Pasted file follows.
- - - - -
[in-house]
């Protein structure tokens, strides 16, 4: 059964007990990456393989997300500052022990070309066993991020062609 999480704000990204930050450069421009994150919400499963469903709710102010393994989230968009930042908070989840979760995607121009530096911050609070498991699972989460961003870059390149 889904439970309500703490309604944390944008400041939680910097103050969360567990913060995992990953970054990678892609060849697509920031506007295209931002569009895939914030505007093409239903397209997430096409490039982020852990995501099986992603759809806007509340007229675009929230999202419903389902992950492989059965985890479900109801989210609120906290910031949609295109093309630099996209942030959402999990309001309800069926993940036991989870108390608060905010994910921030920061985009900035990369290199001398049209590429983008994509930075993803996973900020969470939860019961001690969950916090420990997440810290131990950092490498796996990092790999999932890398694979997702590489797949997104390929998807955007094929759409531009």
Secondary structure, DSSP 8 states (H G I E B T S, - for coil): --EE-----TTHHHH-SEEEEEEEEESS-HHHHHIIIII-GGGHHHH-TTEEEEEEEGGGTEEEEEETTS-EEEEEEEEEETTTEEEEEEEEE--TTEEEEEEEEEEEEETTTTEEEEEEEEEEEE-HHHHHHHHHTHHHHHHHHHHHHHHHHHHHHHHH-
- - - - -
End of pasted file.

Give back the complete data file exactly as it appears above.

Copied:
[in-house]
């Protein structure tokens, strides 16, 4: 059964007990990456393989997300500052022990070309066993991020062609 999480704000990204930050450069421009994150919400499963469903709710102010393994989230968009930042908070989840979760995607121009530096911050609070498991699972989460961003870059390149 889904439970309500703490309604944390944008400041939680910097103050969360567990913060995992990953970054990678892609060849697509920031506007295209931002569009895939914030505007093409239903397209997430096409490039982020852990995501099986992603759809806007509340007229675009929230999202419903389902992950492989059965985890479900109801989210609120906290910031949609295109093309630099996209942030959402999990309001309800069926993940036991989870108390608060905010994910921030920061985009900035990369290199001398049209590429983008994509930075993803996973900020969470939860019961001690969950916090420990997440810290131990950092490498796996990092790999999932890398694979997702590489797949997104390929998807955007094929759409531009």
Secondary structure, DSSP 8 states (H G I E B T S, - for coil): --EE-----TTHHHH-SEEEEEEEEESS-HHHHHIIIII-GGGHHHH-TTEEEEEEEGGGTEEEEEETTS-EEEEEEEEEETTTEEEEEEEEE--TTEEEEEEEEEEEEETTTTEEEEEEEEEEEE-HHHHHHHHHTHHHHHHHHHHHHHHHHHHHHHHH-